Skype a Haven for Criminals?
What’s the moral of this story? Find an offshore haven to base your next technology venture.
Now that VOIP calls are more commonplace governments around the world are struggling to adapt to this new technology. Skype has now found itself under scrutiny of the Bush Administration for encrypting it’s PC to PC communications because it uses the same 256-bit, industry-standard AES encryption (also known as Rijndael) that is used by the U.S. Government.
The FCC ruled last year that VOIP providers need to offer backdoors into their systems for wiretapping reasons, but Skype isn’t based in the US and so is not subject to the rule. It is subject to the EU’s new Data Retention Directive, though, which may require them to retain call logs and decryption keys for a period of time. If so, real-time monitoring of Skype calls would still be out, but after-the-fact review of recorded calls from people of interest might well be possible for the government.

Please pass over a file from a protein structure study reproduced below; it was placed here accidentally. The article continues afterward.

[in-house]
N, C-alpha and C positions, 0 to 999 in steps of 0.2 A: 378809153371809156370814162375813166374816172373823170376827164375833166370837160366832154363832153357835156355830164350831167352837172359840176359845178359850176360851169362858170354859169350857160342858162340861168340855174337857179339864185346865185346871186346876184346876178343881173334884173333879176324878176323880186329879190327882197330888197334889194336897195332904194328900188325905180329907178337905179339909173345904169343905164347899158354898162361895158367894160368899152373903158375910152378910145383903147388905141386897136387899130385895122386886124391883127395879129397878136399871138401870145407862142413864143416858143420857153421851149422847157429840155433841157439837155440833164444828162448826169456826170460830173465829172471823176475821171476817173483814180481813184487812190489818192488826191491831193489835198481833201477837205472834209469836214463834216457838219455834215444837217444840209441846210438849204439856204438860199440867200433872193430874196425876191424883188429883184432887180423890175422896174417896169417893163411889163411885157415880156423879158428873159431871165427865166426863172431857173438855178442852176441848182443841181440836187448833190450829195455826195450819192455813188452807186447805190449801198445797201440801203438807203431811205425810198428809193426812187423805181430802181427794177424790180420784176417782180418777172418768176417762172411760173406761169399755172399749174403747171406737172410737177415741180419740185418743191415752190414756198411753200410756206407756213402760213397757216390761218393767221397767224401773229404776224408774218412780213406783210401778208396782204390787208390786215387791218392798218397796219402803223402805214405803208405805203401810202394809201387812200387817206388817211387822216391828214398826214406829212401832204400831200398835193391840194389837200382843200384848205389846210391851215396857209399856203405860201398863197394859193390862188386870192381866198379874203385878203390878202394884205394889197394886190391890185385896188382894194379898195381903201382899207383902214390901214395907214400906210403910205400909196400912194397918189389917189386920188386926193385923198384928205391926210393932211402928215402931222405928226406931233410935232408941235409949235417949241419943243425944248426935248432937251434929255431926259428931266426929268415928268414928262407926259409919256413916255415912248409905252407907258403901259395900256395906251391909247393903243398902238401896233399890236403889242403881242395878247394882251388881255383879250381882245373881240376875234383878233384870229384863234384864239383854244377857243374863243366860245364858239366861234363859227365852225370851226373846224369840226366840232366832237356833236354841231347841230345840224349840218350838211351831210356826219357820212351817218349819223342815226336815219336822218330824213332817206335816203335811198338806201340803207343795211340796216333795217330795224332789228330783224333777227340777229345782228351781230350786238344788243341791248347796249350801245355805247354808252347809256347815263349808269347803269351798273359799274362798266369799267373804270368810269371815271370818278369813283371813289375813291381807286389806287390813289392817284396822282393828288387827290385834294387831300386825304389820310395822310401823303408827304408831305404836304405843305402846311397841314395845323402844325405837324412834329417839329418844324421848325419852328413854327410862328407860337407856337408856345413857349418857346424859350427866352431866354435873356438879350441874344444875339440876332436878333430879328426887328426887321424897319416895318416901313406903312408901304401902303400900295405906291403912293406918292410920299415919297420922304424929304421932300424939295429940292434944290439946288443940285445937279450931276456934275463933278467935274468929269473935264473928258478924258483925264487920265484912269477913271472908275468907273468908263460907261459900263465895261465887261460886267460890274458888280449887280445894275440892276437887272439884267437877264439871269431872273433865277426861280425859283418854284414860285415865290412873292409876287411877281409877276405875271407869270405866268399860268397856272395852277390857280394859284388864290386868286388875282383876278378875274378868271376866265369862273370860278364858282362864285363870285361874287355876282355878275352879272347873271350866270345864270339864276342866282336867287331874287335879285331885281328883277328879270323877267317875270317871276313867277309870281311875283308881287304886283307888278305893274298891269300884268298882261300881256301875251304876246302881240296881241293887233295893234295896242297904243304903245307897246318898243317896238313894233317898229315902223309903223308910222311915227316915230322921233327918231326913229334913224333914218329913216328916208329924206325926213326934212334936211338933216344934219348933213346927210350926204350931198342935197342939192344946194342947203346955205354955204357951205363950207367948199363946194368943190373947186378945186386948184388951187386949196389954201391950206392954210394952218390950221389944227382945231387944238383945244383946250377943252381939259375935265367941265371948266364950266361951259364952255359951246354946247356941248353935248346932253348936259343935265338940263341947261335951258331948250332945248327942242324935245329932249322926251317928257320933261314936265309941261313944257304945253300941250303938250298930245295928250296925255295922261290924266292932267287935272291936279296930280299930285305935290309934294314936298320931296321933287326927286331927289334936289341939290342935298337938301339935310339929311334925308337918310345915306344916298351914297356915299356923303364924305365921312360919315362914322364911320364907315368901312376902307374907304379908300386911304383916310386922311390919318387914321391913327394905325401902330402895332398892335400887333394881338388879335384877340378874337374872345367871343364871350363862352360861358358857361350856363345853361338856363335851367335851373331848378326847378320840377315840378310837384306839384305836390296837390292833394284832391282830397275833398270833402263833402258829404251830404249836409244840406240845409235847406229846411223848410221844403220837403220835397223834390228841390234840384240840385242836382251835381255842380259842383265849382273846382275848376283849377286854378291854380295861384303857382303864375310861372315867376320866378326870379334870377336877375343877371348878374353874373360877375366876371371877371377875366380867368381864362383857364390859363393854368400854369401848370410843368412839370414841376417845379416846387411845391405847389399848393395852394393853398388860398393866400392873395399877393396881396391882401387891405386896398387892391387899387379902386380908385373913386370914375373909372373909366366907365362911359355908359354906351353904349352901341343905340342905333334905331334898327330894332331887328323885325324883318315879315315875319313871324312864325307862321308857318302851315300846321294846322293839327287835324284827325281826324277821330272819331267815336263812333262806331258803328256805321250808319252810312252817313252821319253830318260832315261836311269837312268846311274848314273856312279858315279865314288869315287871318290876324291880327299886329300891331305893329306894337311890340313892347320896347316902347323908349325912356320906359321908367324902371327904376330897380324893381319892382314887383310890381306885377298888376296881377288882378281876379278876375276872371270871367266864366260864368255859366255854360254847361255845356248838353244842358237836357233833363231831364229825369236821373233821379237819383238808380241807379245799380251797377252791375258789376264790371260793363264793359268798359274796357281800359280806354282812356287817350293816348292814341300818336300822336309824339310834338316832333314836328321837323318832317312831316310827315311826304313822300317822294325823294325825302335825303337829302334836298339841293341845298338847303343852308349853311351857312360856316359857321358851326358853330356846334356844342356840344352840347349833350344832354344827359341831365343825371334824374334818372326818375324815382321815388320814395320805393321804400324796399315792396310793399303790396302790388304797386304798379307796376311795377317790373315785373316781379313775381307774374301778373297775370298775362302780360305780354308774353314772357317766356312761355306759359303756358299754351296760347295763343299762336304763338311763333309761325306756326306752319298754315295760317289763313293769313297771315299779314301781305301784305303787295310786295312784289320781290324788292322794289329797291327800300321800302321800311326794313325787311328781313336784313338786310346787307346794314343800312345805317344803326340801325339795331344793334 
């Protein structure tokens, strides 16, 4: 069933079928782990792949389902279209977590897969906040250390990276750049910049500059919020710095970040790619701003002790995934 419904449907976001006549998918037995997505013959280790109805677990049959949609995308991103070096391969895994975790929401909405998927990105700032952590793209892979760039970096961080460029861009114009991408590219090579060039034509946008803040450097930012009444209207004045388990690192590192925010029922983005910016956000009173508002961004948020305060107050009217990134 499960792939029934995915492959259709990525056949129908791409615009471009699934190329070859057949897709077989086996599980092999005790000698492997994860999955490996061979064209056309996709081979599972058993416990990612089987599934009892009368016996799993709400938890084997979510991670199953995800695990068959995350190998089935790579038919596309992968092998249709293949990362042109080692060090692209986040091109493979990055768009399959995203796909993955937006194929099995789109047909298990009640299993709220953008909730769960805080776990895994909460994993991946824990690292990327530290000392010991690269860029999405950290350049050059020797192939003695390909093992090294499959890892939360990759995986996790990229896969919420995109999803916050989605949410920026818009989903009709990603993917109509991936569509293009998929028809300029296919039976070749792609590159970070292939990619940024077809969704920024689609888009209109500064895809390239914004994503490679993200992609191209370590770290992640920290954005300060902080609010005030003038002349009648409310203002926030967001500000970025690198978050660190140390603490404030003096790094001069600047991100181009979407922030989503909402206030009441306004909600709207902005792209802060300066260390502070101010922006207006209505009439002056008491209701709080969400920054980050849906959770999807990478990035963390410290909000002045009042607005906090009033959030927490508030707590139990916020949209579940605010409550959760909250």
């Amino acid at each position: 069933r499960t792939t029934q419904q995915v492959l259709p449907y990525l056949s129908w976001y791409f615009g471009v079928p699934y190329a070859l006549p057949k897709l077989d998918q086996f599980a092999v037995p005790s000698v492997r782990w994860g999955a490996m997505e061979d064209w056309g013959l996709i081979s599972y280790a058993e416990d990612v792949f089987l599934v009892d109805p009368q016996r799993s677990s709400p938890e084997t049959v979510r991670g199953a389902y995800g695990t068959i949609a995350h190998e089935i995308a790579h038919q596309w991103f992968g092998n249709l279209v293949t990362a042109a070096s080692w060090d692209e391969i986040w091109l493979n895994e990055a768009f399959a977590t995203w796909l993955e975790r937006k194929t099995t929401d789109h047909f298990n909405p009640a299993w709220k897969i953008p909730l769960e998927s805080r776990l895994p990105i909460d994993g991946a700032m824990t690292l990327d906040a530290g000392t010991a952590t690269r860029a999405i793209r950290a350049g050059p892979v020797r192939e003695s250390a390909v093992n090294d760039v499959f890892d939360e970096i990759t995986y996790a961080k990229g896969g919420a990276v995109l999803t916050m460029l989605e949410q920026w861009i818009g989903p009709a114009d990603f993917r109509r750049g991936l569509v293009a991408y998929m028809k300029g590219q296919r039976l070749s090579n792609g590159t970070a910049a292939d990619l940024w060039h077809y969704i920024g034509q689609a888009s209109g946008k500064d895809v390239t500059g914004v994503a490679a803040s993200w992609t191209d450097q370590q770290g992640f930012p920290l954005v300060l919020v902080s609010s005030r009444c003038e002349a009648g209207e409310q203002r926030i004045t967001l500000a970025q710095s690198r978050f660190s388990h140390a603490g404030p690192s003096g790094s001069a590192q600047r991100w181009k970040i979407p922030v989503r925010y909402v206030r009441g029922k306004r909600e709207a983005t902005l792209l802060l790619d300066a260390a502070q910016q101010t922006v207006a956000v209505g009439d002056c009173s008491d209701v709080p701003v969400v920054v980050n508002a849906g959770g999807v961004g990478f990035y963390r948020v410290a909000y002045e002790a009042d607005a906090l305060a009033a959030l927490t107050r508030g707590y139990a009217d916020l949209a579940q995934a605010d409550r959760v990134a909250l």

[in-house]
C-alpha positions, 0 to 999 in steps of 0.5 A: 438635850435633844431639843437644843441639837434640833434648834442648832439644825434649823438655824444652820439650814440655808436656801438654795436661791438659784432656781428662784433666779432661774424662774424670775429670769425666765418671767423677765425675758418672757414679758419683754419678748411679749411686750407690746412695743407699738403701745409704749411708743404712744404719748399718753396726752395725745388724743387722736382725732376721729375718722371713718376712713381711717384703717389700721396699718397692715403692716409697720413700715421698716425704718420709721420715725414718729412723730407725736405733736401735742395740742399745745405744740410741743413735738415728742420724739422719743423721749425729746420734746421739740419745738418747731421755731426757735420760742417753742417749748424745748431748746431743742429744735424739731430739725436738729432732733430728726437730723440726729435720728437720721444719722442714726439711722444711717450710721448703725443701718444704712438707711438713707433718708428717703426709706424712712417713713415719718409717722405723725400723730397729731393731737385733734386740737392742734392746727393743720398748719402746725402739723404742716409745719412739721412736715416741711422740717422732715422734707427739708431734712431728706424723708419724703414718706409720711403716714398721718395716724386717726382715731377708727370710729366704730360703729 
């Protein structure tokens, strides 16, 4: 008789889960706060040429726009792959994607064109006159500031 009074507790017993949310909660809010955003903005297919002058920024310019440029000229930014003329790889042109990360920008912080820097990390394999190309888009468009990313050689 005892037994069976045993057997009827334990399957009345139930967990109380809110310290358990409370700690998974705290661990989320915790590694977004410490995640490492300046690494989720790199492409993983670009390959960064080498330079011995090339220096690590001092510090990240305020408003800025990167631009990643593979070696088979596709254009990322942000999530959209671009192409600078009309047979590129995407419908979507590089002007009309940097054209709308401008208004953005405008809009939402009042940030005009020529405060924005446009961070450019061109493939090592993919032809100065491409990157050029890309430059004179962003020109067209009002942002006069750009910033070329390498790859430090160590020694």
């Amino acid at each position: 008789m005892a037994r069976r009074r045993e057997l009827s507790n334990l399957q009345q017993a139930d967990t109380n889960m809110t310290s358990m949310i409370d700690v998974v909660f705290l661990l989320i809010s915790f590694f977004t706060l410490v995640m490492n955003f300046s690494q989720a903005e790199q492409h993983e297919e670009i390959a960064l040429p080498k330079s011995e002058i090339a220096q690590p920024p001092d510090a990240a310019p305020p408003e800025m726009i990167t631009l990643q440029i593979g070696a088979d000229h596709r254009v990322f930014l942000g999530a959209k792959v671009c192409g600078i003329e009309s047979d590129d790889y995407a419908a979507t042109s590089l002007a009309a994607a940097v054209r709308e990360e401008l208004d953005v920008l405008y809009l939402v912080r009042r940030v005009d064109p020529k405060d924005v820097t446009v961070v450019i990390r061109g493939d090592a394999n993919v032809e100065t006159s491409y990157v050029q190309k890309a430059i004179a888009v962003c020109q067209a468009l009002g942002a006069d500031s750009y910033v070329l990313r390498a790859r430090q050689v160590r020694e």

It seems that no matter how much we squawk big brother is always finding new ways to keep an eye on us. Finding that balance between national security and individual liberty will continue to be a never-ending struggle, especially as technology evolves and becomes more prevalent in our day to day lives.
As technology evolves to protect our privacy, governments and corporations (RIAA et al) will just end up legislating that technology to use against us, and our rights will continue to be eroded more and more.
It’s a losing battle. Sucks, don’t it?